The medical community already knew that routinely not getting enough sleep can increase high blood pressure, but a new study shows mild sleep disturbances and poor sleep quality also put women at risk.
Researchers studied 323 healthy women ages 20 to 79 who had participated in an ongoing American Heart Association Go Red for Women research program. The women wore devices that tracked the onset, duration and quality of their sleep.
“The women who experienced mild sleep disturbances, including delays in falling asleep and waking up during the night, were significantly more likely to have high blood pressure than those who fell sleep quickly and slept soundly,” according to a June 28 Forbes article.
In a follow-up study, a subset of the women allowed researchers to take endothelial cell samples to measure levels of a protein linked to inflammation and heart disease.
“Our findings suggest that mild sleep problems could possibly initiate the vascular endothelial inflammation that’s a significant contributor to cardiovascular disease,” lead study author Brooke Aggarwal told Forbes. Aggarwal is a behavioral scientist in the Department of Medicine at Columbia University’s Vagelos College of Physicians and Surgeons in New York.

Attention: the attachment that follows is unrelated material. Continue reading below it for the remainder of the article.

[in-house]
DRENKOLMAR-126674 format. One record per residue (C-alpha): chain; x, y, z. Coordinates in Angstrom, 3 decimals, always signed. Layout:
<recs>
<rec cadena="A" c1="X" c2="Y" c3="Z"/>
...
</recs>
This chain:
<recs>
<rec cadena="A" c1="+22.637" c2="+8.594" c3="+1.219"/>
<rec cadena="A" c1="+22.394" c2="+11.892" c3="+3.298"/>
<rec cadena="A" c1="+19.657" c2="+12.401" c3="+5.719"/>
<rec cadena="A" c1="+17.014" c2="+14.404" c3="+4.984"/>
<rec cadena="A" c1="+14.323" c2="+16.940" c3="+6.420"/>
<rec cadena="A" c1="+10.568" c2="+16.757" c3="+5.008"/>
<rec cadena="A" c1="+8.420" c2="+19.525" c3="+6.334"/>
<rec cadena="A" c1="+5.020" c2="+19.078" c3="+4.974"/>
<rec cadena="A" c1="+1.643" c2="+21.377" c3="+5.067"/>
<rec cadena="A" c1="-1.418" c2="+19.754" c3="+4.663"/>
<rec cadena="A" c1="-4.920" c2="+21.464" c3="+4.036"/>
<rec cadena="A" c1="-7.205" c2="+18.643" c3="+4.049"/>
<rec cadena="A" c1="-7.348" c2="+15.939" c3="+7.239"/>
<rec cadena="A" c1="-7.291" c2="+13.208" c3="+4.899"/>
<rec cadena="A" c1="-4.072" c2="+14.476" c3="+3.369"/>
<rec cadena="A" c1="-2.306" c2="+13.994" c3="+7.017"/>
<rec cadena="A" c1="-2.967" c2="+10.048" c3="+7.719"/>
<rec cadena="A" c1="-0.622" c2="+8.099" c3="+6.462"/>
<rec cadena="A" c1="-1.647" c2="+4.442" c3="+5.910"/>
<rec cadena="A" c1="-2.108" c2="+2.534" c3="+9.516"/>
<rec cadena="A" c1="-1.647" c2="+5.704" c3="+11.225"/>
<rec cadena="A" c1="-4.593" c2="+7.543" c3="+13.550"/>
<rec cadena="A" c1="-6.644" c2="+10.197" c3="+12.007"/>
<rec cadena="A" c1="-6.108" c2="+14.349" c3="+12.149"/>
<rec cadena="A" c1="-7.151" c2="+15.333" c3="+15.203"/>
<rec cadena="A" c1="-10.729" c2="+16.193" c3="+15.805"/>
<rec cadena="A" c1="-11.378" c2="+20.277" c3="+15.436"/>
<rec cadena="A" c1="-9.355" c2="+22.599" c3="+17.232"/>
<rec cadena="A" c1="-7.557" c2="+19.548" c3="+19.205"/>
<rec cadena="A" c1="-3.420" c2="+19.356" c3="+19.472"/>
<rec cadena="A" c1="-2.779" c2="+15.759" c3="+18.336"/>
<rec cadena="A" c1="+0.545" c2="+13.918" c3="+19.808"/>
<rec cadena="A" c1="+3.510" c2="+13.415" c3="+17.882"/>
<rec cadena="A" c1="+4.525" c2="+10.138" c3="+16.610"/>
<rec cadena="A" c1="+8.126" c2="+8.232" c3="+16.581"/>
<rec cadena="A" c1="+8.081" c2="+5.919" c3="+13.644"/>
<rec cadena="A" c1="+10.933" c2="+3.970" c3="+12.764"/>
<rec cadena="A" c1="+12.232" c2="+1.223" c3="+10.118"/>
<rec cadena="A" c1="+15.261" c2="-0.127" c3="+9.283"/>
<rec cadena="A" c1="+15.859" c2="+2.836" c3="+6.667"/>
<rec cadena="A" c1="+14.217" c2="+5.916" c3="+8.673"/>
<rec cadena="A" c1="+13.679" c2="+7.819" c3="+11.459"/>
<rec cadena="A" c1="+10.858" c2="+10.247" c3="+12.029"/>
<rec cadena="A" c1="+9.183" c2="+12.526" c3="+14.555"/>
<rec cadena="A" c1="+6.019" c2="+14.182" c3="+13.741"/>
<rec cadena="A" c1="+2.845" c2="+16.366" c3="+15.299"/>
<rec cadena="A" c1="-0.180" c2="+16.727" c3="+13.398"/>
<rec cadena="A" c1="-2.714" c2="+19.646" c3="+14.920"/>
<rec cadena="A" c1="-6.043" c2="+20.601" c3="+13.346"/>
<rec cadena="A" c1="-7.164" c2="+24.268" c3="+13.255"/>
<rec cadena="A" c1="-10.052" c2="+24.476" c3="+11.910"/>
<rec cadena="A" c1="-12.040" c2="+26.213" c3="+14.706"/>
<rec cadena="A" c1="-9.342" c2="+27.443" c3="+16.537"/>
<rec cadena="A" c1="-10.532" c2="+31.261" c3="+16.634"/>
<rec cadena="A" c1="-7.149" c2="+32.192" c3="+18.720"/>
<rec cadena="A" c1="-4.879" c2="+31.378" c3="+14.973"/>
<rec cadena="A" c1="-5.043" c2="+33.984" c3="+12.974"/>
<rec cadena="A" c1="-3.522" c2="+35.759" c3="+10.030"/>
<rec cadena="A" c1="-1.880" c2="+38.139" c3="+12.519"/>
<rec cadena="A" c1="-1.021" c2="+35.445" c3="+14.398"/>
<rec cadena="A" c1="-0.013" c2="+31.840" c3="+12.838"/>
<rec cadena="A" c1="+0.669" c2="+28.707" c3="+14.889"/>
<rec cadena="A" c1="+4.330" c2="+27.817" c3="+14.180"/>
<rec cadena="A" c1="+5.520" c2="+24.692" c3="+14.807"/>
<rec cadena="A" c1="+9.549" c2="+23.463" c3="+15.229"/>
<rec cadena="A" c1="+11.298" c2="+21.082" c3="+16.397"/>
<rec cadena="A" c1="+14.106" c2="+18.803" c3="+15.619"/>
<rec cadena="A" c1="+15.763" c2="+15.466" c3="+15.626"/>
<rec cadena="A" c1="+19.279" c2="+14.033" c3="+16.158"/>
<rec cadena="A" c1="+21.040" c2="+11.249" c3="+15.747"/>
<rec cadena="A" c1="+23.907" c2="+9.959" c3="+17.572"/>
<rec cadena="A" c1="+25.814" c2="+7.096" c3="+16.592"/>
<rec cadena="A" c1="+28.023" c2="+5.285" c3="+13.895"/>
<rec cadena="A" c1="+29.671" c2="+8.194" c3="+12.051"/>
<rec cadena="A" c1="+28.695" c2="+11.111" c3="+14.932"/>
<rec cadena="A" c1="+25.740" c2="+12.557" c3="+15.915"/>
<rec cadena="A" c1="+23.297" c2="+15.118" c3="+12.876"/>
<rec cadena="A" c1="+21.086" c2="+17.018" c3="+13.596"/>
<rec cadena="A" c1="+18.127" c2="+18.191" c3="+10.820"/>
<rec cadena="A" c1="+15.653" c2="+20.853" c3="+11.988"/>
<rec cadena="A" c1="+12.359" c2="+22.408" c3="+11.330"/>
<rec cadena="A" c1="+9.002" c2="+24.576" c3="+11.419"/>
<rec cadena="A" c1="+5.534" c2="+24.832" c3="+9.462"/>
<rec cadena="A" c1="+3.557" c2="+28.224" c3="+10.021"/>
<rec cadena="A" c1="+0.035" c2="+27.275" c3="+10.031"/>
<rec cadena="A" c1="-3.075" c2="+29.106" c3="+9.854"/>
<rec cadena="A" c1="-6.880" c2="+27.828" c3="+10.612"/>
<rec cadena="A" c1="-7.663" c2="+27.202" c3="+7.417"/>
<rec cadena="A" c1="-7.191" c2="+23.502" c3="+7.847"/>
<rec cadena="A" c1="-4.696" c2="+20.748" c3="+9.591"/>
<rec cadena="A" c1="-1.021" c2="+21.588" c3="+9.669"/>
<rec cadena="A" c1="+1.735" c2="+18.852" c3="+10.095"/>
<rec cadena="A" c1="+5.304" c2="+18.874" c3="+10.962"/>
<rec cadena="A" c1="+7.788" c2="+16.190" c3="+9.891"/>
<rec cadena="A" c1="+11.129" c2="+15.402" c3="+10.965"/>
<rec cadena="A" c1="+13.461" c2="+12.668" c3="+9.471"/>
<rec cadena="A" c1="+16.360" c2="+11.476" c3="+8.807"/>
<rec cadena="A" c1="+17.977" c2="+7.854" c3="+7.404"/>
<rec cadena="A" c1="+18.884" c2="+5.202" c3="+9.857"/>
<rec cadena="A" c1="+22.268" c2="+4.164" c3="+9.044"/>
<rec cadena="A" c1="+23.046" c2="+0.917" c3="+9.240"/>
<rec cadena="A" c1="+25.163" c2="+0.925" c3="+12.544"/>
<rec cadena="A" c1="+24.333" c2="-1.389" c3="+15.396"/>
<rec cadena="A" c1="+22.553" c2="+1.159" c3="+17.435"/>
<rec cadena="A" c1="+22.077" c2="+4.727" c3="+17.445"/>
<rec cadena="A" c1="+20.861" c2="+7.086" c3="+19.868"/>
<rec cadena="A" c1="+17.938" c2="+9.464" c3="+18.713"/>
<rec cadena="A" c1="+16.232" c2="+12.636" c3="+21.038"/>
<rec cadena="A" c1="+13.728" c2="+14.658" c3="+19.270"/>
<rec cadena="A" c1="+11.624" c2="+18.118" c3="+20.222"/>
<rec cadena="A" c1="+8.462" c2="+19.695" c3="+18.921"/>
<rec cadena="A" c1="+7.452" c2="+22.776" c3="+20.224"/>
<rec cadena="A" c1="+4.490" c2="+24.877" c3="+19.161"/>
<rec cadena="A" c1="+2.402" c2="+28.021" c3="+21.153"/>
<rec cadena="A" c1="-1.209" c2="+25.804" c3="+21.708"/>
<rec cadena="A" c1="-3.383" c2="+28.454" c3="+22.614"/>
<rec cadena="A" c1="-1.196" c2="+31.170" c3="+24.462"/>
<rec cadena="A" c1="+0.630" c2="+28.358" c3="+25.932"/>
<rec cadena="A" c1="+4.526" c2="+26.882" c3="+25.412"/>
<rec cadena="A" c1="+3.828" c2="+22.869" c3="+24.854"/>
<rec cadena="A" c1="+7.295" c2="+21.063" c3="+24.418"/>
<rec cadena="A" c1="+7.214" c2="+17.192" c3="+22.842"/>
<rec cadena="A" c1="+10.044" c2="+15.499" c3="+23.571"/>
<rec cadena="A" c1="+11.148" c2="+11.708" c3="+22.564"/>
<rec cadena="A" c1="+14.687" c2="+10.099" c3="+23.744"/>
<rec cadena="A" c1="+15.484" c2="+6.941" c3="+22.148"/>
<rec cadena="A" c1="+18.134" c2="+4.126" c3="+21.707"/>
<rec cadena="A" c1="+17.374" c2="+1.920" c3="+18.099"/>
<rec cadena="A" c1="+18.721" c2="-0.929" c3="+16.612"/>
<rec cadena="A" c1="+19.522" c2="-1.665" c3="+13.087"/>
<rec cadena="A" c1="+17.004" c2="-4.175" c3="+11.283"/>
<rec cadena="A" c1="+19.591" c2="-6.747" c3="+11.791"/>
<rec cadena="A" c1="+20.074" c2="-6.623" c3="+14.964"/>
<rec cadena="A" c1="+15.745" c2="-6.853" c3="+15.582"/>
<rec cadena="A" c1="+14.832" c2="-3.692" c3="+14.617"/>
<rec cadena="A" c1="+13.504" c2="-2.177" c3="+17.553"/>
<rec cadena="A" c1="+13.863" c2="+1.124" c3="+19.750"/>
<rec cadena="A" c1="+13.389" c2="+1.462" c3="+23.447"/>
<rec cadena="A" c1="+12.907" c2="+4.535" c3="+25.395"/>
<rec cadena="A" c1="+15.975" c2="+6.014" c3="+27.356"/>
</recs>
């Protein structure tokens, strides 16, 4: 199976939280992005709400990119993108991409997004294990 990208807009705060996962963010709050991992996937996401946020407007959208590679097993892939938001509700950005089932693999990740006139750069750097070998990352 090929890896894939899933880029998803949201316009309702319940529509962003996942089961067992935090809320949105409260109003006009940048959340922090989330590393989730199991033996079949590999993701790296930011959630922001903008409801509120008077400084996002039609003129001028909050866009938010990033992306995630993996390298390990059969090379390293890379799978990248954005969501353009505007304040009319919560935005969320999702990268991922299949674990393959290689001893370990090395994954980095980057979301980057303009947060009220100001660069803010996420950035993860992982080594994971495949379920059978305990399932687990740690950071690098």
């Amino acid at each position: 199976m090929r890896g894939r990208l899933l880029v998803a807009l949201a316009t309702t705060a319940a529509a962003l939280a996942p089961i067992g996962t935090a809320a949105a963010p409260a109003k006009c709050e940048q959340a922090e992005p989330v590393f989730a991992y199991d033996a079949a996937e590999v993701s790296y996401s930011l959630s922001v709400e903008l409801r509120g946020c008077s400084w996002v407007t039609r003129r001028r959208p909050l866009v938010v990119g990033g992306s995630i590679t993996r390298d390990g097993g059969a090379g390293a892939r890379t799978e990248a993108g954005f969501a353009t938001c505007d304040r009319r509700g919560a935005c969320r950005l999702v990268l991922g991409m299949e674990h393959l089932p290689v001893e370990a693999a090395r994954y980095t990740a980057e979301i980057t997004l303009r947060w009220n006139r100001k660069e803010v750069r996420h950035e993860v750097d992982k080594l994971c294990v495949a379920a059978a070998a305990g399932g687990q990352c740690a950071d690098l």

“The results of this study are especially concerning because they held true even for women who were sleeping anywhere from seven to nine hours a night — what would normally be considered a healthy range. And most women in the study didn’t have major problems like obstructive sleep apnea, which is already strongly associated with cardiovascular disease,” David DiSalvo wrote in the article. The study was published June 9 in the Journal of the American Heart Association.